James book can be found here and I would recommend getting a copy.  It is a great read.

http://www.amazon.com/Living-Bully-Crohns-Disease-Patterson/dp/1495415759/ref=sr_1_1?ie=UTF8&qid=1399235990&sr=8-1&keywords=Living+with+the+Bully+of+Crohn%E2%80%99s+Disease

Living With The Bully of Crohns Disease

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Book Review – The IBD Healing Plan and Recipe Book


Here is another book review.  This one is about diet and IBD.  The full title is The IBD Healing Plan and Recipe Book: Using Whole Foods to Relieve Crohn’s Disease and Colitis.  It was written by Christie A Korth, CHC, AADP.

The IBD Healing Book

So you are probably wondering just what is the book about and what makes the author a specialist on this.  Well, at age 19, she was diagnosed with Crohn’s Disease.  Like most of us, she went through many different diagnoses and it took 10 years to get the proper one.  Again, like many of us, she then ran the gambit of meds to have none of them work.  After years of suffering, she started to experiment with her diet and found that it would play a major role with her healing process.

Christie starts the book talking about IBD.  From there, she goes into how nutrition helps the body.  She talks about different food intolerance’s  and how people with IBD may suffer from some of them like lactose intolerance, gluten intolerance, etc.  By the end of the book she gives recipes that are based on what she talks about and are sensitive to the food allergies.

Overall, I found this book pretty helpful.  I got a new insight into diets role with IBD.  It took me a little over 20 years to see just how important diet is with IBD.  I went years eating whatever I wanted.  Now that I am gluten-free I have been enjoying living a symptom free life for about a year now.

Sadly, because life has been so busy lately, I haven’t had time to explore and make some of the recipes she includes with the book.  They do look interesting and tasty and one day I will make them.  One recipe I want to try is the Apply Rosemary Cornish Game Hen.  Another recipe which might go well with the hens is the Yummy Healthy Onion Rings.  I miss onion rings (they aren’t gluten-free) and this recipe is gluten-free.

Overall, I would recommend this book to anyone with IBD, especially if they are having a tough time with symptoms.  She gives great insight into the disease and how food plays a part with it.

The Foul Bowel – A Book Review


I recently finished reading The Foul Bowel: 101 Ways to Survive and Thrive with Crohn’s by John Bradley and I have to say, if you suffer from IBD, especially Crohn’s Disease, then you must read this book. 

First let me say that it took quite awhile to read this book but that is no reflection on the books part.  I usually read my Kindle going to and from work and at night I wind down by watching TV.  So I basically read this book in some spare time or before going to bed if nothing was on TV.  So it was my own fault for taking a long time to read it. 

I actually thought this book was interesting.  It is a recap of John’s journey with Crohn’s disease from his young adult life to the present.  He talks about his numerous surgeries (13 of them) and how he deals with the disease in his life.  He learned to tailor his lifestyle around his disease instead of letting his disease run his life.  He stays upbeat throughout his struggles and always looks on bright side of life (couldn’t pass on the Monty Python reference since John is British).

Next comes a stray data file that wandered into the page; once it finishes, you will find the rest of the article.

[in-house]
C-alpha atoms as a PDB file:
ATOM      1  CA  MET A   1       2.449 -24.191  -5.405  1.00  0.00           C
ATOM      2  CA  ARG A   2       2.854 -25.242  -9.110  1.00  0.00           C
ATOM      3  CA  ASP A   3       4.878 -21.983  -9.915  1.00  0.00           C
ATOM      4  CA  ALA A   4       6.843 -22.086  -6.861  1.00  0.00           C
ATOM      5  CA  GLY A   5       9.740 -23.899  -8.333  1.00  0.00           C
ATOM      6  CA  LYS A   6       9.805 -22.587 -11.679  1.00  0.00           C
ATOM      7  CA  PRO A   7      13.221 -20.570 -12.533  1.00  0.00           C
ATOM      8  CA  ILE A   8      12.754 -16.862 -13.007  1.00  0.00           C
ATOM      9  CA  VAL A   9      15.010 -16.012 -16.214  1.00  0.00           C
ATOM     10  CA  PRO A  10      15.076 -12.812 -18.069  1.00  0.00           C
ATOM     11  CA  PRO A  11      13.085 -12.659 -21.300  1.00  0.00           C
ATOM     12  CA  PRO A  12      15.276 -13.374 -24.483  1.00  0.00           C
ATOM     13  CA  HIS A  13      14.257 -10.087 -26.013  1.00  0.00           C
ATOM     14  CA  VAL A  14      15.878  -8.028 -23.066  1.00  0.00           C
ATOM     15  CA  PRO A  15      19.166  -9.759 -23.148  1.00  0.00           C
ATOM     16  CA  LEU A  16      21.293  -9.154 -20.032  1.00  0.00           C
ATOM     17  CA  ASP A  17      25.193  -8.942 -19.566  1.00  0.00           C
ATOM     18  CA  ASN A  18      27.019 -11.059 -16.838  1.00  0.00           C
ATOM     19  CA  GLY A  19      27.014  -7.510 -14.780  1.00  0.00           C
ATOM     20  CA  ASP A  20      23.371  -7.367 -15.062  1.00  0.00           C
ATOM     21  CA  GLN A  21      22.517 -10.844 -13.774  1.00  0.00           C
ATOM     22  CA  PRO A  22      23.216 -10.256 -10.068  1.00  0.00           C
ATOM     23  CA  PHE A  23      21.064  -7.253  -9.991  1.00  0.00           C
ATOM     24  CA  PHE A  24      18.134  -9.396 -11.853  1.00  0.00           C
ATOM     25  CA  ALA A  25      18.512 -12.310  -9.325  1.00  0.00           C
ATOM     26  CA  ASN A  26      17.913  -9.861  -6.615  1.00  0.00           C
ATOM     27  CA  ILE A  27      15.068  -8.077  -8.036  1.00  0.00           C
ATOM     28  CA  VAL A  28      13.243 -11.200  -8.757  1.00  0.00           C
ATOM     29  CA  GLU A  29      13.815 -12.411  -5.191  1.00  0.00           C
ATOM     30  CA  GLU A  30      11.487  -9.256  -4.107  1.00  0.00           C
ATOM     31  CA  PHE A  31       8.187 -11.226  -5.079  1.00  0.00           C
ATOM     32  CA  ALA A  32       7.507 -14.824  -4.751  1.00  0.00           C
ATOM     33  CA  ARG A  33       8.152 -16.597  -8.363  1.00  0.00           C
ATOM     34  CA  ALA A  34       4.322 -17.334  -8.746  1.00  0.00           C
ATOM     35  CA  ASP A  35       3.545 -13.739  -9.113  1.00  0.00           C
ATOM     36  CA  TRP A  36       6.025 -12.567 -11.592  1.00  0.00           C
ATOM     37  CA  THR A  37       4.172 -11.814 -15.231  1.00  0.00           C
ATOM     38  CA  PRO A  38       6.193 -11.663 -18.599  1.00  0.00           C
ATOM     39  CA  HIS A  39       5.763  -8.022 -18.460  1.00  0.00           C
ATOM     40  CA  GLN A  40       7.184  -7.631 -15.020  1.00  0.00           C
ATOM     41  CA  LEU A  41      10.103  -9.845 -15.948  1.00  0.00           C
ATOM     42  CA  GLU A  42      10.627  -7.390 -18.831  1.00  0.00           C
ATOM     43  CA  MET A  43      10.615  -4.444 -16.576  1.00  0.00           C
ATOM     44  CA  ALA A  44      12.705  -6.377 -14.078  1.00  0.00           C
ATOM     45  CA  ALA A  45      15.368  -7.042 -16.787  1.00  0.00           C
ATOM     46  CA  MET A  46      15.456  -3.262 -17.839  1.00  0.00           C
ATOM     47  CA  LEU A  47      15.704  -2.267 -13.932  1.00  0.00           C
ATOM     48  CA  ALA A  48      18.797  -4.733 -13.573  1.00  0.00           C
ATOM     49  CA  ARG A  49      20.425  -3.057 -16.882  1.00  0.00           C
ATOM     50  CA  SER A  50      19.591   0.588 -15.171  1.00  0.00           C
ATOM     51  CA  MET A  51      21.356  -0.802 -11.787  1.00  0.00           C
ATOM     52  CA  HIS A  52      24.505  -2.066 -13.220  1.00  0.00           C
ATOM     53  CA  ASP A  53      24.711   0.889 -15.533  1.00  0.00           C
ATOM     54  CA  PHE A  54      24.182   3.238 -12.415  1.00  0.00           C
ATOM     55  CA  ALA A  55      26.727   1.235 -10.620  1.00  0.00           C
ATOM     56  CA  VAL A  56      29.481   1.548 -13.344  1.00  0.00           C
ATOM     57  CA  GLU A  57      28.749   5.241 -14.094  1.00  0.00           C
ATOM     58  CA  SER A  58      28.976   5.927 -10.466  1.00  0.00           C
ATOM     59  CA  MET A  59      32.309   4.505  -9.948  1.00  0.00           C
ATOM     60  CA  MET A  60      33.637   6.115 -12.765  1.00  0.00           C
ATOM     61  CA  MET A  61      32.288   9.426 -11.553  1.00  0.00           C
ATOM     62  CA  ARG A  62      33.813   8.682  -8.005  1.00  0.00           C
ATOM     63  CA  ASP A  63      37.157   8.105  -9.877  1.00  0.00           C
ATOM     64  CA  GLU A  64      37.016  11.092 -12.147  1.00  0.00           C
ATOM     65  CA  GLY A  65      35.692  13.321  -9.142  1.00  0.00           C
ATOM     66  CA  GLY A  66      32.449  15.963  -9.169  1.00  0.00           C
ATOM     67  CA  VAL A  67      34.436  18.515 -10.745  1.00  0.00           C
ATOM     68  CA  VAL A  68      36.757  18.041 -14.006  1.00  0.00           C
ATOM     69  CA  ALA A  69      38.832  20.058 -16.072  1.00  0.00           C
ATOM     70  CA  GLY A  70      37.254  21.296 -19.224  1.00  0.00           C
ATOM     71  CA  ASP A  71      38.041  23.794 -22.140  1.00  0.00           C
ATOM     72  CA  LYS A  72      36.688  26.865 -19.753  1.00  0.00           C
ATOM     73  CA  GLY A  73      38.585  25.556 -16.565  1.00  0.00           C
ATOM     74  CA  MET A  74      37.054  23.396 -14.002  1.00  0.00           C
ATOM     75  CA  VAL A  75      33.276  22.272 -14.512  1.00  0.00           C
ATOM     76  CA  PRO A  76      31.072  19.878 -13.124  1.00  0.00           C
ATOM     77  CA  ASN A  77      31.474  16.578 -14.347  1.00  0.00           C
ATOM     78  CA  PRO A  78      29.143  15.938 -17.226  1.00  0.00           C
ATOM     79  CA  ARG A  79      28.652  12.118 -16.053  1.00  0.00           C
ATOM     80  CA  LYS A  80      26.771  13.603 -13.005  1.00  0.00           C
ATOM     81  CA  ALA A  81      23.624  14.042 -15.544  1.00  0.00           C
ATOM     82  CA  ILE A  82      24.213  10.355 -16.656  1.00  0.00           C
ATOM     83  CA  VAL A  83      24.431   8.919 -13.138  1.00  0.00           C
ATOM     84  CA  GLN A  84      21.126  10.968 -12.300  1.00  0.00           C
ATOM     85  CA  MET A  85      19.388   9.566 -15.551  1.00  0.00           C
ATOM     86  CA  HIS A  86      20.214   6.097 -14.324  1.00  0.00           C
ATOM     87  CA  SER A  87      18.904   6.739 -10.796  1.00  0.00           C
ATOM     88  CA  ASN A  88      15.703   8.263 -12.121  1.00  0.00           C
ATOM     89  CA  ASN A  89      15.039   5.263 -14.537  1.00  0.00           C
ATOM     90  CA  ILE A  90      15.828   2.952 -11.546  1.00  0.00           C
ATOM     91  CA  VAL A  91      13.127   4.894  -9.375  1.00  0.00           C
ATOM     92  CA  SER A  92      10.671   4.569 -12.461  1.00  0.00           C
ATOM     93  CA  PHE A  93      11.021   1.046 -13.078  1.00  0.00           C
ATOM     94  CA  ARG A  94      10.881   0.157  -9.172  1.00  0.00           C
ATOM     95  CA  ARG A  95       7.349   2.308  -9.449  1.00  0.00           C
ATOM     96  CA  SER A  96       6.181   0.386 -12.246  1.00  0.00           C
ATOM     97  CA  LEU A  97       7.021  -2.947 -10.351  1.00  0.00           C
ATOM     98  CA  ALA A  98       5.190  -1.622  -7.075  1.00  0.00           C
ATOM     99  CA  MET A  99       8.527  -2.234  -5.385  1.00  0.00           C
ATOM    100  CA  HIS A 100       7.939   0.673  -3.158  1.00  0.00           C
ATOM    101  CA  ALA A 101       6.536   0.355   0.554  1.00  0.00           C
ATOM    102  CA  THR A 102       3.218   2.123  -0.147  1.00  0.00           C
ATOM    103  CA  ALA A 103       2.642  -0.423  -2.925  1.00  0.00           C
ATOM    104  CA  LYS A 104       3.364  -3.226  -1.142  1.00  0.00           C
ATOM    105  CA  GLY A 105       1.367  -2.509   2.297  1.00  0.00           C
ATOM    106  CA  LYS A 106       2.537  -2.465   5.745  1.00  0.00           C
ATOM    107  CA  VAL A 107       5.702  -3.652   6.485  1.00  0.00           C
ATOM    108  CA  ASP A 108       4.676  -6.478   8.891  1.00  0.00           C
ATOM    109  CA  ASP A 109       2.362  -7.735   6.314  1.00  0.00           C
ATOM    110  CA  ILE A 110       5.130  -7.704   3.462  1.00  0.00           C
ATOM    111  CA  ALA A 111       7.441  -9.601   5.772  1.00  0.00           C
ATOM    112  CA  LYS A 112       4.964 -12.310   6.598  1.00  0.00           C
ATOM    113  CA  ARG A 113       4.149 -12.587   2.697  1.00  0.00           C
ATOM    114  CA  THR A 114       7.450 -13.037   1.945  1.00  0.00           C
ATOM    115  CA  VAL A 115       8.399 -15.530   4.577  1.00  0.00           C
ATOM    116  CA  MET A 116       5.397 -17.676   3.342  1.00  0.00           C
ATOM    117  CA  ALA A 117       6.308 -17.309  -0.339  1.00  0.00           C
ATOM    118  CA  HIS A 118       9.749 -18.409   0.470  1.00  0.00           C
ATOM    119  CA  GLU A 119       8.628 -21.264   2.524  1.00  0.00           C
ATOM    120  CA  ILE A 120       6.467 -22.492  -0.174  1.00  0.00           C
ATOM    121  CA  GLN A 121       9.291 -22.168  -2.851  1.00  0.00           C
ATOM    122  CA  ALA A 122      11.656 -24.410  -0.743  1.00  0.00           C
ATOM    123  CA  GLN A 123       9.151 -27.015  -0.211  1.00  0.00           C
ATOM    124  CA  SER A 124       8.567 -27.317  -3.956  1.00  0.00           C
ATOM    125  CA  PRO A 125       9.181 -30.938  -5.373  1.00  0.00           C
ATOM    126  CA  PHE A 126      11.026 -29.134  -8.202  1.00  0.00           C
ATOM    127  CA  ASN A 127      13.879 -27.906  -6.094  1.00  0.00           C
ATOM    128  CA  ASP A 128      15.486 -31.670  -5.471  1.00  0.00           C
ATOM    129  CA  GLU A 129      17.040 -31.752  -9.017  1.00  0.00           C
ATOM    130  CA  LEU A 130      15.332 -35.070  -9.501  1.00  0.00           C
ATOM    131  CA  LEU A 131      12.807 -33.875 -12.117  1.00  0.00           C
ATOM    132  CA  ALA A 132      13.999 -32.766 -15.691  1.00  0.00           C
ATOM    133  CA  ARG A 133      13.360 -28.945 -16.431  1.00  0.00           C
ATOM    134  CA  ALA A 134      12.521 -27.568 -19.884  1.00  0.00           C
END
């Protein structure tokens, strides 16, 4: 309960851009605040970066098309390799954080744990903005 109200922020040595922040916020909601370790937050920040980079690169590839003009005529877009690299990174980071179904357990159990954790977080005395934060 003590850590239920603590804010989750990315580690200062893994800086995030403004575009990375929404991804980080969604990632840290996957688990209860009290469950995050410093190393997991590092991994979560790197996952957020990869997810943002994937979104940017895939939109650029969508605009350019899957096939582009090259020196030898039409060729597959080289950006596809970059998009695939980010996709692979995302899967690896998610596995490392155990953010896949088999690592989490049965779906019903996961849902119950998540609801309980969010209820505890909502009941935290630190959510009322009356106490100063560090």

What really got me about John is that even when he was near death, he focused on the good things in life.  John is inspirational to so many people.  Even though throughout his life he suffers, he manages to hold a job, find love, and live his life.  He deals with tons of incompetent doctors all the time and still doesn’t let that slow him down.

Throughout the book John gives his words of wisdom…all 101 of them.  They are his versions of how to deal and beat this disease.  They are usually right on the money and I found myself thinking…why didn’t I think of that before.    John also uses humor to liven up his story.  Without it you would look at his life and cry for all his pain but he looks at his life and chooses to laugh.  Laughter is a source of healing and it is no wonder why John has continued to beat this disease.

Check out the website , read the reviews, then order your copy.  Then go to Twitter and let John know how much you loved the book.

Book Review – The Directive


Lately I have been seeing a lot more books about IBD.  I decided since I love reading to start reading some of these books.  I have been impressed by the stories and I decided that maybe I should post some reviews.  So, here is my first one for the book The Directive by Rosa Fontana.The Directive

I will start by quoting the synopsis from the back of  the book. “Lynne McKay is a peculiar twenty something college student.  A boring essayist with limited social skills, she is woefully unaware that she’s a recluse in the making.  Having experienced life vicariously – only through the books she has read and over-analyzed – she is unprepared when her life is interrupted with the diagnosis of Crohn’s Disease.  After being admitted to the hospital, Lynne must shed her introverted shell in order to survive.  With an IV pole in hand and a VIP pass to the marble throne at the ready, she reaches out to an unexpected and insistent comrade, Peter, who suffers from the same disease but has penchants  for mischief and empathy.  During their time in the hospital together, Lynne must consider: is this diagnosis a second chance at life or is it her death sentence?”

My first thought when I saw this book was that it was written by a woman and is told through the eyes of a woman…so would this just be a mushy love story.  Thankfully, I was wrong.  The book focuses a lot on Lynne and her disease.  It deals more with her battles while in the hospital.   As I read the story I couldn’t help but feel some of the pain.  She describes the disease, treatments, med reactions so perfectly.  The author has Crohn’s disease so she was definitely using her experience.  However, reading the story I almost felt like this was an autobiography.  After talking to Rosa on twitter I would find out it was only based on some of her experiences and people she has met.

I thought this was an excellent read.  I had a hard time putting the book down and found myself relating to the characters a lot.   I didn’t want this book to end and I really hope she decides to write more about Crohns.

If you want to buy the book you can buy it here.  Also, check out Rosa’s page and follow her on Twitter here.  Out of 5 stars I give this book 5.